|Subject Area||Business, Management and Accounting, Environmental Science|
|Subject Category||Management Information Systems, Management, Monitoring, Policy and Law|
|Publisher||Blackwell Publishing Inc.|
|Scope||The Journal of Contingencies and Crisis Management is an invaluable source of information on all aspects of contingency planning, scenario analysis and crisis management in both corporate and public sectors. It focuses on the opportunities and threats facing organizations and presents analysis and case studies of crisis prevention, crisis planning, recovery and turnaround management. With contributions from world-wide sources including corporations, governmental agencies, think tanks and influential academics, this publication provides a vital platform for the exchange of strategic and operational experience, information and knowledge. (source)|
Q1 (green) means highest values and Q4 (red) lowest values
The SJR indicator measures the scientific influence of the average article in a journal, it expresses how central to the global scientific discussion an average article of the journal is.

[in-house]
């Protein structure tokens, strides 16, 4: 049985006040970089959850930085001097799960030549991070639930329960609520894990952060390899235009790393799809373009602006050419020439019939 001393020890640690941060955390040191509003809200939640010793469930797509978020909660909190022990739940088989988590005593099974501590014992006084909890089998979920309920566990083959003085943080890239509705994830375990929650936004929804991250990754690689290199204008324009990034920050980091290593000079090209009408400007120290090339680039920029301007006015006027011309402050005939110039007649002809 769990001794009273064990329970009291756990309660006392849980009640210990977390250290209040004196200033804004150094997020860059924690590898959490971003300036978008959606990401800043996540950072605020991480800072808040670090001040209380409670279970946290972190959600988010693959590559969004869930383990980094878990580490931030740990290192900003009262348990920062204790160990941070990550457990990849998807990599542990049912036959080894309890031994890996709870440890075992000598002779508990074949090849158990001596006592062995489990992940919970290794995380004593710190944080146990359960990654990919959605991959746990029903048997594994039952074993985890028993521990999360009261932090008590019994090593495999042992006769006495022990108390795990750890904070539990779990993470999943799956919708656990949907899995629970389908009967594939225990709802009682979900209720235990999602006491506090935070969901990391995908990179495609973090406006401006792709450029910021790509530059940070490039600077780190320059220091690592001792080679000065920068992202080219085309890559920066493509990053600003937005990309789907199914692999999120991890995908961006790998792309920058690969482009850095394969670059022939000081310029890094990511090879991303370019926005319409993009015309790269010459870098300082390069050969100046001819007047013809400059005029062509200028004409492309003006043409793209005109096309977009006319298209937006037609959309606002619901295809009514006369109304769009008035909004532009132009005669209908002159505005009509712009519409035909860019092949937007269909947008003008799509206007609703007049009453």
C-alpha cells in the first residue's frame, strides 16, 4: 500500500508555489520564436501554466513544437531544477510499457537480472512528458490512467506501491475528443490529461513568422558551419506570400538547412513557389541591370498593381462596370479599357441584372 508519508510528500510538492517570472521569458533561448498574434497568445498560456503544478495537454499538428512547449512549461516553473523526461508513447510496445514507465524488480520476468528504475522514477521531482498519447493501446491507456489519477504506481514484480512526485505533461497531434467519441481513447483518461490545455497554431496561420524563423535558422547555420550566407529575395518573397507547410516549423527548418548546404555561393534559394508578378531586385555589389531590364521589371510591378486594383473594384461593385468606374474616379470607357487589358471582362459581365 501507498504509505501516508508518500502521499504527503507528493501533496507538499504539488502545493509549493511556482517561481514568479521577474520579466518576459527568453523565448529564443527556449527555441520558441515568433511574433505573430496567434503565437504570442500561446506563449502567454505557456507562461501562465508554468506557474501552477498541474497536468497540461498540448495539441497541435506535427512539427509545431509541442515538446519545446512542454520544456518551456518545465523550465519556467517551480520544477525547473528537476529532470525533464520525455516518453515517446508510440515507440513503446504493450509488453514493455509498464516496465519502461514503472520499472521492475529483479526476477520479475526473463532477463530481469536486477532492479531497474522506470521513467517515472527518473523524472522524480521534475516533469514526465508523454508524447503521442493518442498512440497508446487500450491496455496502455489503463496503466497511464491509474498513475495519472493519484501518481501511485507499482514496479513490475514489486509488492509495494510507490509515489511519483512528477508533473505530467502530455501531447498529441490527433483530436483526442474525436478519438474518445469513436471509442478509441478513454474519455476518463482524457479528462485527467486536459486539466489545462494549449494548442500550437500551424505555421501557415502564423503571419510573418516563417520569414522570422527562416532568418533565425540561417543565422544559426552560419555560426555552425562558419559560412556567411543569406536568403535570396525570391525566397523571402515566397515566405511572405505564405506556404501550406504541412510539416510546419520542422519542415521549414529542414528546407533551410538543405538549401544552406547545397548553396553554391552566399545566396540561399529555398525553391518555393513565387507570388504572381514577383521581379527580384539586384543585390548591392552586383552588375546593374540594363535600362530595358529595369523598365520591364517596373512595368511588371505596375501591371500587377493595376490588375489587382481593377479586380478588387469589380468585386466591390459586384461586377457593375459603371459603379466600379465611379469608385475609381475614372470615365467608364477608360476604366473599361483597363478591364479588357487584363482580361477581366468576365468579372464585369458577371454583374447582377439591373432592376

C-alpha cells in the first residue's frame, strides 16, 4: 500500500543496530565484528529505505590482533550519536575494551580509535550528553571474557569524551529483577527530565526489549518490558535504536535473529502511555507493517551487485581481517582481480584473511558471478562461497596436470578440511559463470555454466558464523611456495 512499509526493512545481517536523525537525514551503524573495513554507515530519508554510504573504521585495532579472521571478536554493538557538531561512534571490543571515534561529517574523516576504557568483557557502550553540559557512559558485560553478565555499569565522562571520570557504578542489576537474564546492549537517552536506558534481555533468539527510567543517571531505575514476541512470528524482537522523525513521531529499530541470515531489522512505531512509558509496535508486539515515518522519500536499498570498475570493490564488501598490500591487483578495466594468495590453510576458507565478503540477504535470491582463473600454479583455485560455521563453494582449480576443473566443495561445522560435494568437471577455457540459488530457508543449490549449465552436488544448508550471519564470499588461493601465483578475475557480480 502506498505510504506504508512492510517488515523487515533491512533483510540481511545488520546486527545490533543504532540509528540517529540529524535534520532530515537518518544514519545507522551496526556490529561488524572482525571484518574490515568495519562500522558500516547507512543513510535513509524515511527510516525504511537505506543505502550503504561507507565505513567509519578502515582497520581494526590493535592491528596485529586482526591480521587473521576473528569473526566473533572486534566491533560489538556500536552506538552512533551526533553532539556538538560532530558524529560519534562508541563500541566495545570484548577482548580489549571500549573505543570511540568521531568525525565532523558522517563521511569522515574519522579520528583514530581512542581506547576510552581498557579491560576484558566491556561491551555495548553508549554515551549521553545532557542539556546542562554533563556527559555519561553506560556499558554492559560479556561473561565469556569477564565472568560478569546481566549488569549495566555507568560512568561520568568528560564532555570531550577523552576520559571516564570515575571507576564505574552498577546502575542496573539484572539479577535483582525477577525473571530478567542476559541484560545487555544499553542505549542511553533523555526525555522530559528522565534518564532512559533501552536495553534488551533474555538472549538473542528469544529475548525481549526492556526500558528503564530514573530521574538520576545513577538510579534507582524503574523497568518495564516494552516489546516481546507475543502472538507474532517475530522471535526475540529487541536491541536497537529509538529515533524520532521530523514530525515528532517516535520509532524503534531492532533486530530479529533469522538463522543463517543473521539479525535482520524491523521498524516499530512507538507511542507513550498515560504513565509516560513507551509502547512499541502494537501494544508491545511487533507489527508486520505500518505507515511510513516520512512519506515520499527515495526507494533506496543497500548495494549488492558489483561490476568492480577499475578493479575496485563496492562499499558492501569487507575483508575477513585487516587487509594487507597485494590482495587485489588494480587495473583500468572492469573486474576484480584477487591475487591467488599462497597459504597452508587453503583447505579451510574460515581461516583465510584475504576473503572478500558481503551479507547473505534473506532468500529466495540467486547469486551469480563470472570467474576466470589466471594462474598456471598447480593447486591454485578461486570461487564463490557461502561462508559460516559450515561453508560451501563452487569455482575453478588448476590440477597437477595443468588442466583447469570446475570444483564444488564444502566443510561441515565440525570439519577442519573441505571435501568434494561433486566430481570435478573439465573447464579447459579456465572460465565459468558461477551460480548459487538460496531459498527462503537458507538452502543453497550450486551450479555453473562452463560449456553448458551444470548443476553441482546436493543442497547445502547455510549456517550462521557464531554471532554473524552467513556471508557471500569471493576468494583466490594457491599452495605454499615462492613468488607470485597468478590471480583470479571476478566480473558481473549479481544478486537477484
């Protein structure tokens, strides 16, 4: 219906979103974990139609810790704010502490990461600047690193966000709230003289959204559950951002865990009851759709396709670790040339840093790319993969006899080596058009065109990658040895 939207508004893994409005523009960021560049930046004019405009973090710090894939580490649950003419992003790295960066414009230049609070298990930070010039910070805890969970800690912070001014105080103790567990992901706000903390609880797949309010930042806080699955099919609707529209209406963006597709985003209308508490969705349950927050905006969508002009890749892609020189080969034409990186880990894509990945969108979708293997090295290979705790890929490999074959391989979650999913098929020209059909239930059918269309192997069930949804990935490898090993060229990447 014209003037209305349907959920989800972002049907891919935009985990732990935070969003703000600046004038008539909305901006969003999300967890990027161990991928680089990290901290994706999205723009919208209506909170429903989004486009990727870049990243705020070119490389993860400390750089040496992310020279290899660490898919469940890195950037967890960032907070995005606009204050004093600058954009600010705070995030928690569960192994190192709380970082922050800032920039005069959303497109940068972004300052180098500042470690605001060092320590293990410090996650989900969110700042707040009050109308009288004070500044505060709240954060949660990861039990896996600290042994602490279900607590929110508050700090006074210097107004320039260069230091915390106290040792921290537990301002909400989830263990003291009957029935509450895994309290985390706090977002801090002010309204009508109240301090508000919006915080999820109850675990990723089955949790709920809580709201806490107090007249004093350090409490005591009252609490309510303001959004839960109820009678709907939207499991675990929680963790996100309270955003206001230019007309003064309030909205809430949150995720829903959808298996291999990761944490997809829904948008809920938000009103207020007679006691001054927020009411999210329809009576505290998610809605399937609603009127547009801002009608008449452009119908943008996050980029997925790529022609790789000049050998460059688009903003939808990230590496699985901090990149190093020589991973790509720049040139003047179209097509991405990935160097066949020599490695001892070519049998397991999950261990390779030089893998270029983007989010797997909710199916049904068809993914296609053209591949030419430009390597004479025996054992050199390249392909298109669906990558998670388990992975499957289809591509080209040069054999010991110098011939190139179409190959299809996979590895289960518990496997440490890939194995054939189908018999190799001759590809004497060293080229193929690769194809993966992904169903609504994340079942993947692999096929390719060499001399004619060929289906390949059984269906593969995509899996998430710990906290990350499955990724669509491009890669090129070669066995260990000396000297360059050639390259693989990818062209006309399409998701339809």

Evolution of Citations per Document to a journal's published documents during the two, three and four previous years. The two years line is equivalent to journal impact factor ™ (Thomson Reuters) metric.
Evolution of the total number of citations and journal's self-citations received by a journal's published documents during the three previous years.
Evolution of the number of total cites per document and external cites per document (i.e. journal self-citations removed) received by a journal's published documents during the three previous years.
International Collaboration accounts for the articles that have been produced by researchers from several countries. The chart shows the ratio of a journal's documents signed by researchers from more than one country.
Not every article in a journal is considered primary research and therefore "citable", this chart shows the ratio of a journal's articles including substantial research (research articles, conference papers and reviews) in three year windows.
Ratio of a journal's items, grouped in three years windows, that have been cited at least once vs. those not cited during the following year.